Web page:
What about the victim?
Recent articles have reported on the developments of the Centennial Apartment sexual assault case involving Emanuel Gonzalez-Loujun. The articles written on Feb. 18 and the continued assault on the district attorney’s office and the Aspen Police Department by the public defender’s office, as a defense of the allegations and of the alleged perpetrator, have now outraged me to a level that I feel it necessary to comment.
I recognize that one of the hallmark and necessary components of our judicial system is that every defendant be allowed legal representation and the right to pursue their innocence. However, the tactics of shifting the focus of the case from the actions of the alleged defendant to the missteps of the responding agencies is simply a smokescreen.
It is a well-recognized fact that when a defense has no defense, the standard tactic is to attack the credibility of the victim, and in this case the credibility of the law enforcement agencies as well. I wholeheartedly agree that our community agencies should be held to the highest standards of investigation and interrogation techniques, evidence collection, and information-sharing procedures. Yet as the public defender, the Aspen Police Department, and the district attorney’s office bicker, a victim most likely suffers.
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For the public defender’s office to state that “the alleged victim lacks credibility,” “that because the alleged victim was not tested for either drugs or alcohol … the suspect will not be able to confront his accuser with evidence of her intoxication …”, and that “the suspect was too intoxicated to realize what he was doing the morning in question” plays into some of the stereotypes about rape.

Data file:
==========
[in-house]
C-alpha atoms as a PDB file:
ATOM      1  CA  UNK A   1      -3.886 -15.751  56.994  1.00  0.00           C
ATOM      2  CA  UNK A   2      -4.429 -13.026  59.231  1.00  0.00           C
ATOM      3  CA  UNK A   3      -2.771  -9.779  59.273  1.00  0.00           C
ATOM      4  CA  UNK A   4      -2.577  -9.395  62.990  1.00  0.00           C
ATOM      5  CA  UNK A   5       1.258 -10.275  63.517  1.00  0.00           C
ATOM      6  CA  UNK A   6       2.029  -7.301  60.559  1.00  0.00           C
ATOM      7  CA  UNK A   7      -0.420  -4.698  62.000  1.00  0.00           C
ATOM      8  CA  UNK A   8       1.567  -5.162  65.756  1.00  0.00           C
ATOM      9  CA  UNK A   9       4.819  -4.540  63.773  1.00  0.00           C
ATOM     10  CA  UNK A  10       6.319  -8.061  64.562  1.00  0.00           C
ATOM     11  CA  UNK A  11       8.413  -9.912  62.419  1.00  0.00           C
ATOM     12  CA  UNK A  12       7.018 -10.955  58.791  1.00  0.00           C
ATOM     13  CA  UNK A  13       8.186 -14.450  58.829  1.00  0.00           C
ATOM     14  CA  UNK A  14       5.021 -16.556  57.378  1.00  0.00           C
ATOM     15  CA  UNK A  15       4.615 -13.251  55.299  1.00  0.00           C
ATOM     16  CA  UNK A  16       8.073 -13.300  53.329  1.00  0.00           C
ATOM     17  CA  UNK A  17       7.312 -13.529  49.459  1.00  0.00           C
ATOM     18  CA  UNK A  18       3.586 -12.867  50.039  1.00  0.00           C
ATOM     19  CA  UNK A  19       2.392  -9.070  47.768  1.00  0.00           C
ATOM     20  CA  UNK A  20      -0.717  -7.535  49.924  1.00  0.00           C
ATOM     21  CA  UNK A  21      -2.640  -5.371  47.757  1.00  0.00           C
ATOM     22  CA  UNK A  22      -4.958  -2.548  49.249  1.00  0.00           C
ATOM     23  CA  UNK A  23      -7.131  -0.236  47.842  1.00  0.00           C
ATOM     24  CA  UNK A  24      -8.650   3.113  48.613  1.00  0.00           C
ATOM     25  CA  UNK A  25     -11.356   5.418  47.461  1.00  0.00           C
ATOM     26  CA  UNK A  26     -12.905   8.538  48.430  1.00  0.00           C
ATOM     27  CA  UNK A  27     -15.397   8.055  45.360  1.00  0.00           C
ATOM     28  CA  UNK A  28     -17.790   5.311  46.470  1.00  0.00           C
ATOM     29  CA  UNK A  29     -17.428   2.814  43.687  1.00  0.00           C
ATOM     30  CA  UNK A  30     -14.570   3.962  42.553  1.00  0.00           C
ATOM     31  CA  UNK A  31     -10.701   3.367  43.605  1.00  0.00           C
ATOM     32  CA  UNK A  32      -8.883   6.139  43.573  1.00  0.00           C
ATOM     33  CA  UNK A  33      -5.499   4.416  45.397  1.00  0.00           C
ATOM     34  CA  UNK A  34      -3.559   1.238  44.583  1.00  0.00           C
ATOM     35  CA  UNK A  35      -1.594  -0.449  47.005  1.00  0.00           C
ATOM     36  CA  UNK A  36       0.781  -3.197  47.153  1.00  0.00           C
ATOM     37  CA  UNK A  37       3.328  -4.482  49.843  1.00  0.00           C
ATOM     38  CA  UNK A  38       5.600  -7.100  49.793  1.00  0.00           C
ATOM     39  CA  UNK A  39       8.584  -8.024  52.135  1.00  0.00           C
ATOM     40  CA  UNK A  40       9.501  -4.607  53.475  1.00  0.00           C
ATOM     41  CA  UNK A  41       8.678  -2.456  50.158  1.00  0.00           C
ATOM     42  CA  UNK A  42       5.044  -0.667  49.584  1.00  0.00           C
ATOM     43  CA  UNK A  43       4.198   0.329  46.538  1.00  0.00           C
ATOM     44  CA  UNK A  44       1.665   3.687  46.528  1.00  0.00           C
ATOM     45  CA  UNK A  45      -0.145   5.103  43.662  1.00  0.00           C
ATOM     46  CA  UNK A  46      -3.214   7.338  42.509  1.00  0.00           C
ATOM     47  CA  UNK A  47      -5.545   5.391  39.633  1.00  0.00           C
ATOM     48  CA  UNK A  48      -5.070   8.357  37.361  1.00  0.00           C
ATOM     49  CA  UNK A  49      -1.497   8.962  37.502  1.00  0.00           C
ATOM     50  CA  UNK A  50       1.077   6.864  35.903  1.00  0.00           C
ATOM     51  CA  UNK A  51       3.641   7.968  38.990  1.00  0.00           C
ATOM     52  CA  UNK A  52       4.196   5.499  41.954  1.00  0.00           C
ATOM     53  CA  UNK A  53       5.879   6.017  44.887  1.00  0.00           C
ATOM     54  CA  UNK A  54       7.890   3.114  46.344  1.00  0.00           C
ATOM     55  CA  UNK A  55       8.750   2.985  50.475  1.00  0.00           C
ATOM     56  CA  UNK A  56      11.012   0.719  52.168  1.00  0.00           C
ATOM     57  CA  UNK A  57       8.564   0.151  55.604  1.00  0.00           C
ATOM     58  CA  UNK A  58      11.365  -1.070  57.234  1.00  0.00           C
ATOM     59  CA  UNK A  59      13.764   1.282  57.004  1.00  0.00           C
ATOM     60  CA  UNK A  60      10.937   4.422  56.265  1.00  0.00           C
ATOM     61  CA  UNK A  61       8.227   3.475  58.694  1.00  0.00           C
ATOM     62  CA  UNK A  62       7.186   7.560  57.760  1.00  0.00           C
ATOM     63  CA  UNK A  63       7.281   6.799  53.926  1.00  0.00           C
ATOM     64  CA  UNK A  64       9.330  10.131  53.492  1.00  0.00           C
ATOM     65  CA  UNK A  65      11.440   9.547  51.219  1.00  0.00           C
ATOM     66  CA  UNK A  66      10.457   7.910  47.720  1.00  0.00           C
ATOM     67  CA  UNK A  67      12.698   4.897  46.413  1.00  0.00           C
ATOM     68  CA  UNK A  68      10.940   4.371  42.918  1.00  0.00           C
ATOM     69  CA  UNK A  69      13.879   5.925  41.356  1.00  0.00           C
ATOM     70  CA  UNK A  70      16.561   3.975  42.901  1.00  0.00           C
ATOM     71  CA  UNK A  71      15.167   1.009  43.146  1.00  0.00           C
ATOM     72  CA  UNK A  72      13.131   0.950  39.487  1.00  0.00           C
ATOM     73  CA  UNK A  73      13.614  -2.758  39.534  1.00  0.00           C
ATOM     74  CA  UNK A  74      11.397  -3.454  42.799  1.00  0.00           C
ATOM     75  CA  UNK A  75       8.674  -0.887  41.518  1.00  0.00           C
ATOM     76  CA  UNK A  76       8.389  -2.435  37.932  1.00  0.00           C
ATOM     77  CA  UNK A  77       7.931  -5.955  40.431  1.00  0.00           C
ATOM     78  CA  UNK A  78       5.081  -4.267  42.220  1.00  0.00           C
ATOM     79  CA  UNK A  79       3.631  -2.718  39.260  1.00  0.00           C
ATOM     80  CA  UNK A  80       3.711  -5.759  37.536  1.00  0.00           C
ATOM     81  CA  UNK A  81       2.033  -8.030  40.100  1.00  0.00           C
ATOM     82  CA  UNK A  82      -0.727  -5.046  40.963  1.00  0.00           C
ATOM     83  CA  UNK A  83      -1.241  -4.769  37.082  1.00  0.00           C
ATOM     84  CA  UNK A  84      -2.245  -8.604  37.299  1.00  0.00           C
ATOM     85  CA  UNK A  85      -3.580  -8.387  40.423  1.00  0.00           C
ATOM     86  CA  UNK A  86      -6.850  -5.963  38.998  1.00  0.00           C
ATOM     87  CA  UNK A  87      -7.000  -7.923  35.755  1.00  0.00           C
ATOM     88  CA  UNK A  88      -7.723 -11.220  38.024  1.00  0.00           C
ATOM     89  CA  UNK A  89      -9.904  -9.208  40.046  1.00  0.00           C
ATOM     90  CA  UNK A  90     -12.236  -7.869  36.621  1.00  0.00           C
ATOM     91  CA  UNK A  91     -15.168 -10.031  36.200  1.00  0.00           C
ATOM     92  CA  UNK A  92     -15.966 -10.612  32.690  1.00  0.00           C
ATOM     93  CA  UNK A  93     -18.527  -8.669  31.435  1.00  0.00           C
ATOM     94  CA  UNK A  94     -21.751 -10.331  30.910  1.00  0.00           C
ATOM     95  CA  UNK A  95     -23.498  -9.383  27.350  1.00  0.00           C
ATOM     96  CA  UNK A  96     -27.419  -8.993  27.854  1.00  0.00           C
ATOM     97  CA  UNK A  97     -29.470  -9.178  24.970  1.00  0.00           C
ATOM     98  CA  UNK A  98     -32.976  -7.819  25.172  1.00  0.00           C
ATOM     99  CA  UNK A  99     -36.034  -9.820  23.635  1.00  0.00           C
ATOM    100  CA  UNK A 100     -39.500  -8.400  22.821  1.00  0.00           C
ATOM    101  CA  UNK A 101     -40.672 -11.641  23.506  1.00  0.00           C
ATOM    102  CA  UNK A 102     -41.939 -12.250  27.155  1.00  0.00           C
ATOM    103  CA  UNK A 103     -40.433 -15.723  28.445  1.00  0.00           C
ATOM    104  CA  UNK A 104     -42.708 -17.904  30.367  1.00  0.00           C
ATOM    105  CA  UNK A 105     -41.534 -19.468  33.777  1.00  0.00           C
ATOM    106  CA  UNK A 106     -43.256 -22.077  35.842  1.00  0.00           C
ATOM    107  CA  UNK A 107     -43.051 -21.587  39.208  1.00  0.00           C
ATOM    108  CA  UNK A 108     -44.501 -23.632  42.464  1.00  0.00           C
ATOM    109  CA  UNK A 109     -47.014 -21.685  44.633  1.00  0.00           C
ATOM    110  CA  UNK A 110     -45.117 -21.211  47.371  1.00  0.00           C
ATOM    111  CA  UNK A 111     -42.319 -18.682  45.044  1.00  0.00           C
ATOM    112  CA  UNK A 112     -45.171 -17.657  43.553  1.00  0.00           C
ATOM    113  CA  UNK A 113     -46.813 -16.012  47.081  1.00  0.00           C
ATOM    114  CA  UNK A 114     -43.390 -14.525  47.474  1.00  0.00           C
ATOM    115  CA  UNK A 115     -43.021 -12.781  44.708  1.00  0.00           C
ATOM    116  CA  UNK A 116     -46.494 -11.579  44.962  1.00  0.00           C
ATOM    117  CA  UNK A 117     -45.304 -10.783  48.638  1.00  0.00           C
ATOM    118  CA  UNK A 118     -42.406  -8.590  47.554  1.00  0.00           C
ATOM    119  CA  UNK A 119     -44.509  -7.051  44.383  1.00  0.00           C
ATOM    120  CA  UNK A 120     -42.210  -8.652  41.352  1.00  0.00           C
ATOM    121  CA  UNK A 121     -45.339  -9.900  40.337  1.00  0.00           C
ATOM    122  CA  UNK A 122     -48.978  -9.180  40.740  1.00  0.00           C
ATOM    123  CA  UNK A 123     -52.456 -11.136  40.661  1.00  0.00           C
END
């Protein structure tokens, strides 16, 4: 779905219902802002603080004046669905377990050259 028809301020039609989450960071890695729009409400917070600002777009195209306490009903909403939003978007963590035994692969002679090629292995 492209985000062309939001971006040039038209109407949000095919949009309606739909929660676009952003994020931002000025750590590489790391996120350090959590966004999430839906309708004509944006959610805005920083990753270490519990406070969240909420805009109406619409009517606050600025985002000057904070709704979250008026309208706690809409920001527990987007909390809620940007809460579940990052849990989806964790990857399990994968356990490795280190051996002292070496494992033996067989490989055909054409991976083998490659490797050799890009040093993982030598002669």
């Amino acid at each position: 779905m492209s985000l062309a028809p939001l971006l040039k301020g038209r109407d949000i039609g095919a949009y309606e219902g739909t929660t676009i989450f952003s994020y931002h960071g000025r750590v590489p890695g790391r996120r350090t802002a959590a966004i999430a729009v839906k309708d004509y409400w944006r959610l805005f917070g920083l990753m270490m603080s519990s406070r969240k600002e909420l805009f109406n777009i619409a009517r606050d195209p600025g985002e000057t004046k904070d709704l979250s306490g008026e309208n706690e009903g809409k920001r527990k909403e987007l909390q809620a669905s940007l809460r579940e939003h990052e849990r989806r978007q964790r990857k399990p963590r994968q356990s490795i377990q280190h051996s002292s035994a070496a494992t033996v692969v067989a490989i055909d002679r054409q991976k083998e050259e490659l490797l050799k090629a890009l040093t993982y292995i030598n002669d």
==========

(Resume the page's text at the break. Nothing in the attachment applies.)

The first two comments suggest outrageously that somehow the issue of whether the victim was intoxicated is relevant. It suggests somehow that if she were intoxicated, she is either not credible as a witness or that, even more naively, she was somehow complicit to the assault. The last comment intimates that because the abuser was intoxicated he is somehow not responsible or accountable for his actions. Intoxication is involved in a very high majority of sexual assaults and should not be used as an excuse for egregious actions.
I feel it necessary to make these comments so that the public is reminded that we all have a responsibility to hold sexual assault and domestic violence perpetrators accountable for their crimes. Of course it is standard practice for a defense attorney to want to obtain the best possible plea bargain or outcome for their client; however, true justice is only served when perpetrators are held accountable and when victims’ voices can be heard.
Response court advocate
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